He had hoped for: 1.Nxd5 Rxf2 2.Qxf2 Qxa1+ 3.Qf1 Qd4+ and he will regain the piece. But did he take into account all of White’s moves? White played the sober 1.Rb1 and must have been happy with himself. Because of the attack on the queen and the weakness of black’s back rank he will now win. But did White in turn take into account all of Black’s countermoves? Black played the surprising 1…Bxa2!! and entered into an advantageous endgame after 2.Rxb2 Rxb2 3.g3 Rb1 4. Qxb1 Bxb1. This pattern of queen-and-king-on-the-first-rank-with-the-king-locked-behind-two-or-three-castlepawns-without-airhole-can-be-dominated-by-rook-and-minor-piece is one to remember[vii]. A nice example of trick and counter trick!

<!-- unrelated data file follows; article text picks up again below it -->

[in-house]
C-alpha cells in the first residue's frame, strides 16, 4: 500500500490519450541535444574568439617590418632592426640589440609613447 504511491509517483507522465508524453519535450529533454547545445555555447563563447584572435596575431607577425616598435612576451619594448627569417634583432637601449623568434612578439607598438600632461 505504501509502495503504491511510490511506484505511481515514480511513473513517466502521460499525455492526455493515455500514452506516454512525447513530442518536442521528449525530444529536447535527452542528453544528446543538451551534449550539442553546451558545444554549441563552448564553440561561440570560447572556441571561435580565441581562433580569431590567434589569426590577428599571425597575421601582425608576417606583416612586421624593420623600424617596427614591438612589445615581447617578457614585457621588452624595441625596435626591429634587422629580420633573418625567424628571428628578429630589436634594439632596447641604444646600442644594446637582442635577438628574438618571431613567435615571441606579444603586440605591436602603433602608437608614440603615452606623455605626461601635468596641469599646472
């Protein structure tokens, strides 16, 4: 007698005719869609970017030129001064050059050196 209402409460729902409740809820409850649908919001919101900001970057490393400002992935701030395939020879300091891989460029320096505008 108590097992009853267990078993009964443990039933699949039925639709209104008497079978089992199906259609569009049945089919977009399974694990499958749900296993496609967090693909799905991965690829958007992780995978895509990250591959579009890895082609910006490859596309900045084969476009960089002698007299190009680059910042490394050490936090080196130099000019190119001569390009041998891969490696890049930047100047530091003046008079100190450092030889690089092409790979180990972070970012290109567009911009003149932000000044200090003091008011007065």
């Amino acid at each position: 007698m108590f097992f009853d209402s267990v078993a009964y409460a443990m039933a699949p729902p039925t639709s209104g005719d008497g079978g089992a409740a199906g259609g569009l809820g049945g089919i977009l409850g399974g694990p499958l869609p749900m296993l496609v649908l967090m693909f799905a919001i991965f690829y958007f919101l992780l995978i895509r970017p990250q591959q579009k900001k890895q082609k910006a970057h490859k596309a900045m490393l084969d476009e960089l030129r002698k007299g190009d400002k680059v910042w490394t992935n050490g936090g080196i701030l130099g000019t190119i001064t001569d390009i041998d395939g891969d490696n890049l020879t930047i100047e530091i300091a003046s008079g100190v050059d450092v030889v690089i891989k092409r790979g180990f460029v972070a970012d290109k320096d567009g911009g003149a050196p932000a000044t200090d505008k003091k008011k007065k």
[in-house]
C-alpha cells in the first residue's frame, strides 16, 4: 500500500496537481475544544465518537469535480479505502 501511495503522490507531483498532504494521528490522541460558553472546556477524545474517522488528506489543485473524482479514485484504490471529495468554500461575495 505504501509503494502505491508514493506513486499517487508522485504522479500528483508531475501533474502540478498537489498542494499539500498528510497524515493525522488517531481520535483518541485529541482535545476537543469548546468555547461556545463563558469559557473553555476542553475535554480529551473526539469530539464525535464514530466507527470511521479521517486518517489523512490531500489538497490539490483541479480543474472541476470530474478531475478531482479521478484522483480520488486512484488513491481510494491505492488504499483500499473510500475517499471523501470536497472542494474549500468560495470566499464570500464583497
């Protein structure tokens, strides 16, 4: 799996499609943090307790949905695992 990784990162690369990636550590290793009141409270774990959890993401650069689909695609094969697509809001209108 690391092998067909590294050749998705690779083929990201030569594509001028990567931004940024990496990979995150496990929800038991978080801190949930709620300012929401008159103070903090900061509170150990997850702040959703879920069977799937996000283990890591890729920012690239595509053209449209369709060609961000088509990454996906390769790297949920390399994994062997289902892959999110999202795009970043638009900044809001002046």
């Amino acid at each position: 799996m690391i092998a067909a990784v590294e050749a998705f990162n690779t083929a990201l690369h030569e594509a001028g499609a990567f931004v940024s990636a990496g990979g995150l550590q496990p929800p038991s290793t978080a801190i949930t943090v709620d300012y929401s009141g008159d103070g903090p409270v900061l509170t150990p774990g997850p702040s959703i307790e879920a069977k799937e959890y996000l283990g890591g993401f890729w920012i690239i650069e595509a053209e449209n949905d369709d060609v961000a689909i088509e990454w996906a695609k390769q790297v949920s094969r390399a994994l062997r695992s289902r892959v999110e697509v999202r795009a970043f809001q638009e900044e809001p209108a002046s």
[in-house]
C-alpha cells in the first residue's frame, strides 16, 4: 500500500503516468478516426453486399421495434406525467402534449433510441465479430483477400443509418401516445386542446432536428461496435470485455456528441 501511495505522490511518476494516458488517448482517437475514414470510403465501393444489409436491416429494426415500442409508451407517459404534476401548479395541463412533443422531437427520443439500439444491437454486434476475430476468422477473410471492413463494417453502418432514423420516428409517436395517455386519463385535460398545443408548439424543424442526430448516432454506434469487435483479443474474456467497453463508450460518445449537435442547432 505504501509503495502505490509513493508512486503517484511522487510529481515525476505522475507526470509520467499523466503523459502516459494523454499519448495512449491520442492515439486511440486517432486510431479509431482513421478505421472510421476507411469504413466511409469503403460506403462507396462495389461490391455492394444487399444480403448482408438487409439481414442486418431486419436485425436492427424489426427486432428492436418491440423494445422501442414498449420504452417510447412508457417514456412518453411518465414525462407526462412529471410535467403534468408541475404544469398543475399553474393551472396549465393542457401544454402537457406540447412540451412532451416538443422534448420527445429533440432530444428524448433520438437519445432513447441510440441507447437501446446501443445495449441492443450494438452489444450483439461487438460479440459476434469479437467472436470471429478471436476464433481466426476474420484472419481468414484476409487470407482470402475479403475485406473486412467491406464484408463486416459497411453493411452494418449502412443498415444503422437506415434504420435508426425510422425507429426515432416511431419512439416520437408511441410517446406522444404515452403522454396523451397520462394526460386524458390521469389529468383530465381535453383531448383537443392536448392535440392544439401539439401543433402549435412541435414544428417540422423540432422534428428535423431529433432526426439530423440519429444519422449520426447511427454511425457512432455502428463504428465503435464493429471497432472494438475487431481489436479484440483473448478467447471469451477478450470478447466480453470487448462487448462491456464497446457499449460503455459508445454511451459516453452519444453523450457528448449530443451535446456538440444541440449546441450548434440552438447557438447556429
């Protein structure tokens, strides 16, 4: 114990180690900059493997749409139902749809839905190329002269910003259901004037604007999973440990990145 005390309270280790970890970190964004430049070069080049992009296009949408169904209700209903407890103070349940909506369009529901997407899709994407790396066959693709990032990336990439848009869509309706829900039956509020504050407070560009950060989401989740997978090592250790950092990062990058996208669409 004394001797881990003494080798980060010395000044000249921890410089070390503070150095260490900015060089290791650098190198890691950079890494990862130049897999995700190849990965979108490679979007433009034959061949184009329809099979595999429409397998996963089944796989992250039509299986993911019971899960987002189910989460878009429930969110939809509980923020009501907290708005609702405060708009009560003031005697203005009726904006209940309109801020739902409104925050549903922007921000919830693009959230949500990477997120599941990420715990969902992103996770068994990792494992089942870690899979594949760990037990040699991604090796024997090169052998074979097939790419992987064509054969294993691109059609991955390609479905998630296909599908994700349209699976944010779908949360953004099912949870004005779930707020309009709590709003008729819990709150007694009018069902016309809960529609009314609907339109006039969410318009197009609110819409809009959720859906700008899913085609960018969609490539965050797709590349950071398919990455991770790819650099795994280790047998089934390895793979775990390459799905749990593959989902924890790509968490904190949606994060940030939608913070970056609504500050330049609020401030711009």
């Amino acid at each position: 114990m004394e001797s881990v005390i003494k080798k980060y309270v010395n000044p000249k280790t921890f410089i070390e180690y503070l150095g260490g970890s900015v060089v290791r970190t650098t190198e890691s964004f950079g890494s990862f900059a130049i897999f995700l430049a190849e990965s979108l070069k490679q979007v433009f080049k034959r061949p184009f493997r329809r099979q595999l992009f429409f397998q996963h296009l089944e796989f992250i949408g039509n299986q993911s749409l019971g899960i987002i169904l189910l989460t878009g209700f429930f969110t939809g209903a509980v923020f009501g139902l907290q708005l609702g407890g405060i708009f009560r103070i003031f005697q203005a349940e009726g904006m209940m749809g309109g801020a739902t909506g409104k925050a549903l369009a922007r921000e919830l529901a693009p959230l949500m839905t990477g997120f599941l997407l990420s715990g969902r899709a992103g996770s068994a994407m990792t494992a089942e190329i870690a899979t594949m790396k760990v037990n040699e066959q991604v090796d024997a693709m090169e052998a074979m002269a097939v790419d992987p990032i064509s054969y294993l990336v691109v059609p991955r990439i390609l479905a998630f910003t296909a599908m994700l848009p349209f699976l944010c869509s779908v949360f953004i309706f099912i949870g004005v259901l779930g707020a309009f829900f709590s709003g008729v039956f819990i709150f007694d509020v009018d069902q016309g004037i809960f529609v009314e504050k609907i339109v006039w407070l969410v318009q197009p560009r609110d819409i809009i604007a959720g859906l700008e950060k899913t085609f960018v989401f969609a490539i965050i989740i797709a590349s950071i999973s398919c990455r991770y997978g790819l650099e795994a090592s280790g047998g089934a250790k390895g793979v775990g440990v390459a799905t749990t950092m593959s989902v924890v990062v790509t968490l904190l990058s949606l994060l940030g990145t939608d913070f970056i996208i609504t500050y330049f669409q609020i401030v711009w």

Time for the next tip:

Tip nr 5: Reckon with your opponent!

The second psychological resource is wrestling. This can be wrestling with your intuition when you have the idea there is “something” in the position. It can also be wrestling with the advantage in your position, in order to coast that home. A few examples:

Diagram 7: White moves [viii]

In this position I felt that there should be something strong. The black king has not castled yet, White has the bishop pair, black’s knights are placed a bit weird and there are open lines and diagonals for attack. Could a bishop sacrifice on e6 work? Of course Black can castle after 1.Bxe6, but then White has regained his pawn for nothing and he remains with the better chances because of his bishop pair.